Canadian 1969 Dodge Monaco: Top Dog Dodge

ED: Another one from ‘The Vault.’ Thought it was appropriate since we were just discussing silver interiors recently!

I love Fuselage Mopars. As the 1969-73 full-size Mopars, from basic Plymouth to top-drawer Imperial, are affectionately known by collectors. And while there are highs and lows in Fuselage-land (of course I love the more luxy versions: Imperials and New Yorkers) I can find some appreciation for all of these land yachts. I especially liked this black over silver 1969 Monaco when it appeared on eBay back in 2014 or so.

The über-swoopy 1969 full-size Chrysler Corporation products were quite a departure from the more squared-off yet equally attractive 1965-68 models.

Now those are some serious quarter panels!

While you can see some of the 1965-68 GM full-size line in the Fuselages, I am of the opinion that they have a look all their own. Particularly on the two-door hardtops, four-door hardtops, and convertibles.

The top-drawer model over at the Dodge Boys’ home base was the Monaco–itself introduced in 1965 as a top-of-the-line hardtop coupe, meant to compete with other specialty coupes such as the Pontiac Grand Prix. But by 1969, a full-range of Monacos was available–even an attractive Di-Noc clad wagon. But the real looker was still the coupe.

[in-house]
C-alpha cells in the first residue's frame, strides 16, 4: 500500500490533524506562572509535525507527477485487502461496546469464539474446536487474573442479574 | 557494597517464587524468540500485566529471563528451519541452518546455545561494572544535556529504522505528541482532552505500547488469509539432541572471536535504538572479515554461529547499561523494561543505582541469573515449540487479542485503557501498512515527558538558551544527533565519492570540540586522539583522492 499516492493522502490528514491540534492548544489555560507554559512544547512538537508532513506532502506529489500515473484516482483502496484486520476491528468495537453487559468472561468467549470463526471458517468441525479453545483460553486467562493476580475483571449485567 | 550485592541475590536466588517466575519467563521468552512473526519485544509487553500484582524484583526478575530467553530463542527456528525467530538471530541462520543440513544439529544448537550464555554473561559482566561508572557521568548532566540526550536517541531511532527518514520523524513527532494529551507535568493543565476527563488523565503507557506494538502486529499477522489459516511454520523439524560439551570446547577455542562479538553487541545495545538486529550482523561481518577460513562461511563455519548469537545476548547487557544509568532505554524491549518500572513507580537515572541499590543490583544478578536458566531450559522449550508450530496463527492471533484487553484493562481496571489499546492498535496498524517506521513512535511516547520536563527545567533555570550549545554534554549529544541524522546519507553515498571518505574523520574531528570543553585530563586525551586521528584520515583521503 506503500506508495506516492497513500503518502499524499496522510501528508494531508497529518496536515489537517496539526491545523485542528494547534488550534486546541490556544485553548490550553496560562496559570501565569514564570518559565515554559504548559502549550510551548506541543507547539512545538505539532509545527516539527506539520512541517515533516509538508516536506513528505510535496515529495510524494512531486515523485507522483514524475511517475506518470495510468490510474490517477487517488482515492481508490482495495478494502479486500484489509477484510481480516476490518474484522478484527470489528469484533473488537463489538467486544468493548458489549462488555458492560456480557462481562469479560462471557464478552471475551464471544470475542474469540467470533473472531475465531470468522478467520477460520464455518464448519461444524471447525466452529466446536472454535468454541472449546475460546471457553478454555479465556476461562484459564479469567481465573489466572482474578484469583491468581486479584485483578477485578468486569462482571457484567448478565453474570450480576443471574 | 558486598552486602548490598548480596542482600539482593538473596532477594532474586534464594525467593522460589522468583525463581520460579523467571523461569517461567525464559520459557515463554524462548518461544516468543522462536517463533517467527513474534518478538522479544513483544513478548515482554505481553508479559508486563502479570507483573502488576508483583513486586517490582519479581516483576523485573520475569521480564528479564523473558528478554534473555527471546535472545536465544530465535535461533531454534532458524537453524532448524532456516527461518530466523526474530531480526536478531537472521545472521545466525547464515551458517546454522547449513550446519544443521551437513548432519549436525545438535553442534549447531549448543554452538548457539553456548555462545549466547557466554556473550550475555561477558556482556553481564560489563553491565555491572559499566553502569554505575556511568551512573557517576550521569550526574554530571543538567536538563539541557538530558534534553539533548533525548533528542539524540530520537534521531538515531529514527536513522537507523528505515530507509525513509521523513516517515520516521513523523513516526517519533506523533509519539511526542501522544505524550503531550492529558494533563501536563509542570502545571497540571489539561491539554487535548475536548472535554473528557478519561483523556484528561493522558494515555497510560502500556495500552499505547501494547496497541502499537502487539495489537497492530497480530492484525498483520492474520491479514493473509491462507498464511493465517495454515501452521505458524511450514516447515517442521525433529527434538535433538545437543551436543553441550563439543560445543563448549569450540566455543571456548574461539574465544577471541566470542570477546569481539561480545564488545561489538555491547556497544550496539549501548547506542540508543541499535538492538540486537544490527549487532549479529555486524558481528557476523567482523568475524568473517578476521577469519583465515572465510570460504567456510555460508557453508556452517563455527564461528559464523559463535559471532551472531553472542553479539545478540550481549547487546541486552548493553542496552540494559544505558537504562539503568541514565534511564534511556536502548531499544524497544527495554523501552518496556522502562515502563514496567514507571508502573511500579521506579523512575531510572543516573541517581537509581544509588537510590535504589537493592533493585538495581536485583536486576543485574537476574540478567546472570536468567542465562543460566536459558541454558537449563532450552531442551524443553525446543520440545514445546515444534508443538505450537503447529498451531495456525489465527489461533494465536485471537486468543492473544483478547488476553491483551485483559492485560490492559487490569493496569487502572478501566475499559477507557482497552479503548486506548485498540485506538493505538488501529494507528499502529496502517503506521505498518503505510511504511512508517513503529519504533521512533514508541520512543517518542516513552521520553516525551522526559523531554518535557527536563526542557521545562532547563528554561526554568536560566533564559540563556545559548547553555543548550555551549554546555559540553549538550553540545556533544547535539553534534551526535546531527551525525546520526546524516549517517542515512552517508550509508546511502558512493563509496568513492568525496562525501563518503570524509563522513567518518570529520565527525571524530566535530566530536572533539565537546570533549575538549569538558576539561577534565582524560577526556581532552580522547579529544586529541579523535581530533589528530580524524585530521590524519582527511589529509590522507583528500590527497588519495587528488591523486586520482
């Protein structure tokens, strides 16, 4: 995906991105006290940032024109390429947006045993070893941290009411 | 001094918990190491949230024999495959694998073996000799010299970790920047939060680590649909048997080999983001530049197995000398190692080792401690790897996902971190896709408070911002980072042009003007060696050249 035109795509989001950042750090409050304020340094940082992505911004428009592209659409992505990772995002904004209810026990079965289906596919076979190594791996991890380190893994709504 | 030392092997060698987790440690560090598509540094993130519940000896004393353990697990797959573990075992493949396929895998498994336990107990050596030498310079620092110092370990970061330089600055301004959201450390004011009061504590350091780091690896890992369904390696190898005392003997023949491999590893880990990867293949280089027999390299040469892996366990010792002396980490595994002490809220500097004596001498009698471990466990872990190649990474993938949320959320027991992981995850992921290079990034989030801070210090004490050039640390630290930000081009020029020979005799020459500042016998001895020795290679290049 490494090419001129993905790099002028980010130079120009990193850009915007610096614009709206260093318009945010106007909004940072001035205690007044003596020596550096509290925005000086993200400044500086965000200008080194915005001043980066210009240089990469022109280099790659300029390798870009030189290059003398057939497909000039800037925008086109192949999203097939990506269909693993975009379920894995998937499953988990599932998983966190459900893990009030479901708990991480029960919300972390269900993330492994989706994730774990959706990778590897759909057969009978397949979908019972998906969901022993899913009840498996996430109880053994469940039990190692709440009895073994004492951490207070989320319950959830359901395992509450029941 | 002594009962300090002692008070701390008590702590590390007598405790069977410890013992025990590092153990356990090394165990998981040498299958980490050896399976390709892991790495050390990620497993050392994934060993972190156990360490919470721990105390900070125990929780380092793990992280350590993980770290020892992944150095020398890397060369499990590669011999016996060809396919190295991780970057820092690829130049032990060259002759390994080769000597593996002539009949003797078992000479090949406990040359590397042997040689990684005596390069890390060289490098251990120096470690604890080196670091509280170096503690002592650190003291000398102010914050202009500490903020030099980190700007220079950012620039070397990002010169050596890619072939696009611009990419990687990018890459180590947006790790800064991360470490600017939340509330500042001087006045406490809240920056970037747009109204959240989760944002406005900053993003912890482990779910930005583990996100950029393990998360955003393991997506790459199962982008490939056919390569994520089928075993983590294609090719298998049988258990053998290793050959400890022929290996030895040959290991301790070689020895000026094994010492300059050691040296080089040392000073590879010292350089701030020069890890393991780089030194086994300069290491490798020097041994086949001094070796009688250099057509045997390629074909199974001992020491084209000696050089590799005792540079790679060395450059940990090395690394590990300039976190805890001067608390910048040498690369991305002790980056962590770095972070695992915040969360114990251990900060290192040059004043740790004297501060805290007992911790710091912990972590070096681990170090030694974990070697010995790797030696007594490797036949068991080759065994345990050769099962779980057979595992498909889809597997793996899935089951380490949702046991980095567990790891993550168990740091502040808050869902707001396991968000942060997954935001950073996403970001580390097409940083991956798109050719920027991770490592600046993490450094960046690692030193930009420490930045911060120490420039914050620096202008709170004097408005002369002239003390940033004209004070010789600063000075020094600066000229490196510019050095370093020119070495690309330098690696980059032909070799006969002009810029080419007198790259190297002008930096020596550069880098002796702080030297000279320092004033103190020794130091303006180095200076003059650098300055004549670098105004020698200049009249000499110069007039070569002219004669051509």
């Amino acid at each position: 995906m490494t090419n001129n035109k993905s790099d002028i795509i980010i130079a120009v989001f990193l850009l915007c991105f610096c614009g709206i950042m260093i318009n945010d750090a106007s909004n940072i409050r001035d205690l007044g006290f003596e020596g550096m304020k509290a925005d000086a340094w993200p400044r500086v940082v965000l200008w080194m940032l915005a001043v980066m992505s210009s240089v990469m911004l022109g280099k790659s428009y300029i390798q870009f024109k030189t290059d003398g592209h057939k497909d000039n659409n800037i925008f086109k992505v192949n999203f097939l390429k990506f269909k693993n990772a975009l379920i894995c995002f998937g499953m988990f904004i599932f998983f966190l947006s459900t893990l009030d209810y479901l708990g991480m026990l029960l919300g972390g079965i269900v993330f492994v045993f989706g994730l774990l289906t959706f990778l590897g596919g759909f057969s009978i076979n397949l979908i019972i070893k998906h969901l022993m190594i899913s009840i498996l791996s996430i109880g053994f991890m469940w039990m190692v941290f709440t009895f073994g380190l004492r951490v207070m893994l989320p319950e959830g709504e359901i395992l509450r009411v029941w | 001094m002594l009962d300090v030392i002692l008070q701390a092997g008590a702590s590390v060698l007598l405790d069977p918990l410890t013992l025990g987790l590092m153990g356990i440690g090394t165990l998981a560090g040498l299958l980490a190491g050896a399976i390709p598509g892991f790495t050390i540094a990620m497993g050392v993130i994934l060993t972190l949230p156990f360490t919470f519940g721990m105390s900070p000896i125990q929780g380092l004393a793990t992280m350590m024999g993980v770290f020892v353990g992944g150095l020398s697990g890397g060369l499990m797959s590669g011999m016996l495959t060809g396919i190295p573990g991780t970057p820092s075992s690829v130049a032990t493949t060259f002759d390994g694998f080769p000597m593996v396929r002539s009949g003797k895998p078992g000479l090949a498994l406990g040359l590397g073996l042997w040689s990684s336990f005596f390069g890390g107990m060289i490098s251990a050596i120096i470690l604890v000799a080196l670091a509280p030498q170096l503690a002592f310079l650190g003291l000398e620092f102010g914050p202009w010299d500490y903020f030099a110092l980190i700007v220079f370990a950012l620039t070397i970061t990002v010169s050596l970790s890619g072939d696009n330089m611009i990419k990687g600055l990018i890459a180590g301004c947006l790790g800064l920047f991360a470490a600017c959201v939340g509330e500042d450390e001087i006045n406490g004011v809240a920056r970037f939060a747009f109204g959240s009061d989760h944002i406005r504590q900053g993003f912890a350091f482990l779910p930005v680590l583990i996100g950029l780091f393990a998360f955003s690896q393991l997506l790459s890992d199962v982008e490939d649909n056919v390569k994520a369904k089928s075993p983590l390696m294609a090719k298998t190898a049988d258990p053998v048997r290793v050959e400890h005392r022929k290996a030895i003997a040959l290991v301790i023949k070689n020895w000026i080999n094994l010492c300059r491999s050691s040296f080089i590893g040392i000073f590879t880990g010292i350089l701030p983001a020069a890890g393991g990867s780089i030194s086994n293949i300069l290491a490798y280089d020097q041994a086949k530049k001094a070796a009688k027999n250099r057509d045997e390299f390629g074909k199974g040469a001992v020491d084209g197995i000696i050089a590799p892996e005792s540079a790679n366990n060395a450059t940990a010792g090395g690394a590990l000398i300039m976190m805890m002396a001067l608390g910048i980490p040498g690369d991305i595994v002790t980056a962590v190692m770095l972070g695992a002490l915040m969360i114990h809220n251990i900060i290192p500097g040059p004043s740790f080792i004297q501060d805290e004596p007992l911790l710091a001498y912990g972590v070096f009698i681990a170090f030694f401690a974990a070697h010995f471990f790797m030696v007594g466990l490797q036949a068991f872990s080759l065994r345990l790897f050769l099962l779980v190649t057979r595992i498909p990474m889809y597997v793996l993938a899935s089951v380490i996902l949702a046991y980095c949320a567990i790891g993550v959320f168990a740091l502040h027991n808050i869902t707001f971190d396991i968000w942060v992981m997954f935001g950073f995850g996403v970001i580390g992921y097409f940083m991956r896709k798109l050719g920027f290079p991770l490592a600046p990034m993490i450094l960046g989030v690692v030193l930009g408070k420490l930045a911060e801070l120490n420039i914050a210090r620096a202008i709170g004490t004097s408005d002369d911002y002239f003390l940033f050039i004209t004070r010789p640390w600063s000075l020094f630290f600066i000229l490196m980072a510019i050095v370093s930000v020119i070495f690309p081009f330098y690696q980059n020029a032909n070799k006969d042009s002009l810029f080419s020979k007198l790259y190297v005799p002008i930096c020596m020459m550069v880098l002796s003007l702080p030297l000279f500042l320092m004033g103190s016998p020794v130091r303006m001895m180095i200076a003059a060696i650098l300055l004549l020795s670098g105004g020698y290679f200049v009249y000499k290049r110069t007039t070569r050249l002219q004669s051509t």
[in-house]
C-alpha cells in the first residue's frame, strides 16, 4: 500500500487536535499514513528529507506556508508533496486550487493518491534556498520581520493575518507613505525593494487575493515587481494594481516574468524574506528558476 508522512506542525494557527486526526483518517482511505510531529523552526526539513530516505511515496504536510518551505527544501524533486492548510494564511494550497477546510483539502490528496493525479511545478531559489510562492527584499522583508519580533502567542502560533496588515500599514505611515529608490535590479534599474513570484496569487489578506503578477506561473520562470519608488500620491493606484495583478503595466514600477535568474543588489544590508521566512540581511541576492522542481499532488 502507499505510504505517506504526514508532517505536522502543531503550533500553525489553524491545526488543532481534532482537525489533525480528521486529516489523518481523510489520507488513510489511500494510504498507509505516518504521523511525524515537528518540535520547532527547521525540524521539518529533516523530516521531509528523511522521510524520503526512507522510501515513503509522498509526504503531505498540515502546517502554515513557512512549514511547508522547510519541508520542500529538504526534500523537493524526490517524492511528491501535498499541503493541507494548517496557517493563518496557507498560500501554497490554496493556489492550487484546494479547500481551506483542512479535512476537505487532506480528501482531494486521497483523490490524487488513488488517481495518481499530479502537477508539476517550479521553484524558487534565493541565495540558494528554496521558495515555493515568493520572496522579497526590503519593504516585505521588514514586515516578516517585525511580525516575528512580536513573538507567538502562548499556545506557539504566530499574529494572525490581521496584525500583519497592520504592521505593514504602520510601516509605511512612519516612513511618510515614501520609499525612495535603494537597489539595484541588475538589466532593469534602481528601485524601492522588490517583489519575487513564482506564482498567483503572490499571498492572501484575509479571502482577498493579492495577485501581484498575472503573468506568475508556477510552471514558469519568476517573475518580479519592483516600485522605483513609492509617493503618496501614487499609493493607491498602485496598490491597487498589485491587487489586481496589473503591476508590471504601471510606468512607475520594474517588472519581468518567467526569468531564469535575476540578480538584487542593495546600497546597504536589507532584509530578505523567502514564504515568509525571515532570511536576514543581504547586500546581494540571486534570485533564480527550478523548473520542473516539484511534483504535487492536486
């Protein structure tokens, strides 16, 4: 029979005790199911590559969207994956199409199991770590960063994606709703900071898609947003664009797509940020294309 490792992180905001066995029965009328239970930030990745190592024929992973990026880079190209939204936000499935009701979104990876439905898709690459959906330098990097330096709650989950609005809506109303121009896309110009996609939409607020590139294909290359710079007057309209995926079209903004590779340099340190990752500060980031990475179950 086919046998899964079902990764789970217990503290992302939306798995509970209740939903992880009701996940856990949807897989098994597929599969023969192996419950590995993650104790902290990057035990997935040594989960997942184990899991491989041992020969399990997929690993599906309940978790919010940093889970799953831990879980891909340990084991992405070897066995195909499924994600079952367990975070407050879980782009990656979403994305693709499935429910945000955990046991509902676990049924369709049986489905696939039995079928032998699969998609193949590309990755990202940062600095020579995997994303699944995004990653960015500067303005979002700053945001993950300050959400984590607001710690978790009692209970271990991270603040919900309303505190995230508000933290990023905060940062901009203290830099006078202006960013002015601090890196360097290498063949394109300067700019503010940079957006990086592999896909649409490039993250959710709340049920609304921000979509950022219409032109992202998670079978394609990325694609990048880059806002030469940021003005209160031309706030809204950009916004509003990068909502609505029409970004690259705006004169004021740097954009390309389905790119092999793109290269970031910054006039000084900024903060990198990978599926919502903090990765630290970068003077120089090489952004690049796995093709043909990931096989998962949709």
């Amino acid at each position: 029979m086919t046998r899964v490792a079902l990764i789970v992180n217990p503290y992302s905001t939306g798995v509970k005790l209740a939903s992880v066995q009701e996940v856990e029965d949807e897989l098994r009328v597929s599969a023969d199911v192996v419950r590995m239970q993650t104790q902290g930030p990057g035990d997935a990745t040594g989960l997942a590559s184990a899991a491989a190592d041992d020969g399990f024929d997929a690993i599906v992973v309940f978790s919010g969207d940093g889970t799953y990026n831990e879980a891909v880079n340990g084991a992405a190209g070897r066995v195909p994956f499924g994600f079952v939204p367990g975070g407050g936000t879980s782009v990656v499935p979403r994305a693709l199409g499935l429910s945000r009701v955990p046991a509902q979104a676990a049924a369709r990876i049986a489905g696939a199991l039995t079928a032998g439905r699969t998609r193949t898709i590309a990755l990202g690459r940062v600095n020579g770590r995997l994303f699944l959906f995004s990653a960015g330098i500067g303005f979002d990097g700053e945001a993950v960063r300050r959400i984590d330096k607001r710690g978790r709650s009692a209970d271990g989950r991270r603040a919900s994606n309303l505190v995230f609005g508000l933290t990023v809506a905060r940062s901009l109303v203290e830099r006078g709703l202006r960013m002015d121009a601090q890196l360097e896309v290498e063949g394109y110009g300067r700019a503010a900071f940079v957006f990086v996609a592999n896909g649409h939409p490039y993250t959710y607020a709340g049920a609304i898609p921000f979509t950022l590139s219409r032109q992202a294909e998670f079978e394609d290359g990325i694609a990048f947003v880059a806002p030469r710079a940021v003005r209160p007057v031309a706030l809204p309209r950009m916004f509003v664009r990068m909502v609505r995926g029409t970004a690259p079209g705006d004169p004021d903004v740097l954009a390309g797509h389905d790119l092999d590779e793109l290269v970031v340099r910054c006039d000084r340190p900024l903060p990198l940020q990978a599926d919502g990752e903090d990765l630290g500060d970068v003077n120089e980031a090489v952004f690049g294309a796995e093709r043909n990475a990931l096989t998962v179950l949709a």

One interesting fact about the 1969 Fuselage cars: About halfway into the model year, dealers apparently wanted some more chrome, so chrome caps were added above the bumper–a preview of the “loop” bumpers that would be ushered in for the 1970 model year, perhaps? Apparently it placated dealers, but the overall effect seems more J.C. Whitney-ish to me. Regardless, the tacked-on chrome still can’t change my love for this fine example. But wait! What’s that round thing in the grille?!

That, my friends, is the “Super Lite.” Mounted on the driver’s side of the grille, the quartz-iodide lamp provided near the same illumination as the high beams, but without blinding oncoming traffic. Co-developed between Sylvania and Chrysler Corporation, it was not an especially popular option. It remained available for model-year 1970, then quietly disappeared.

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And while the exteriors of the Fuselage Dodges was remarkably attractive, the interiors were pretty appealing in their own right. I love the late ’60s/early ’70s Mopar instrument panels! So well-organized, yet still good-looking. I love all the rocker switches, with the name for each switch printed on the woodgrain trim panel. Also, please note the alternator and temperature gauges–a Mopar “Unique Selling Point” in an era when many GM and Ford competitors typically had only a speedometer and a gas gauge.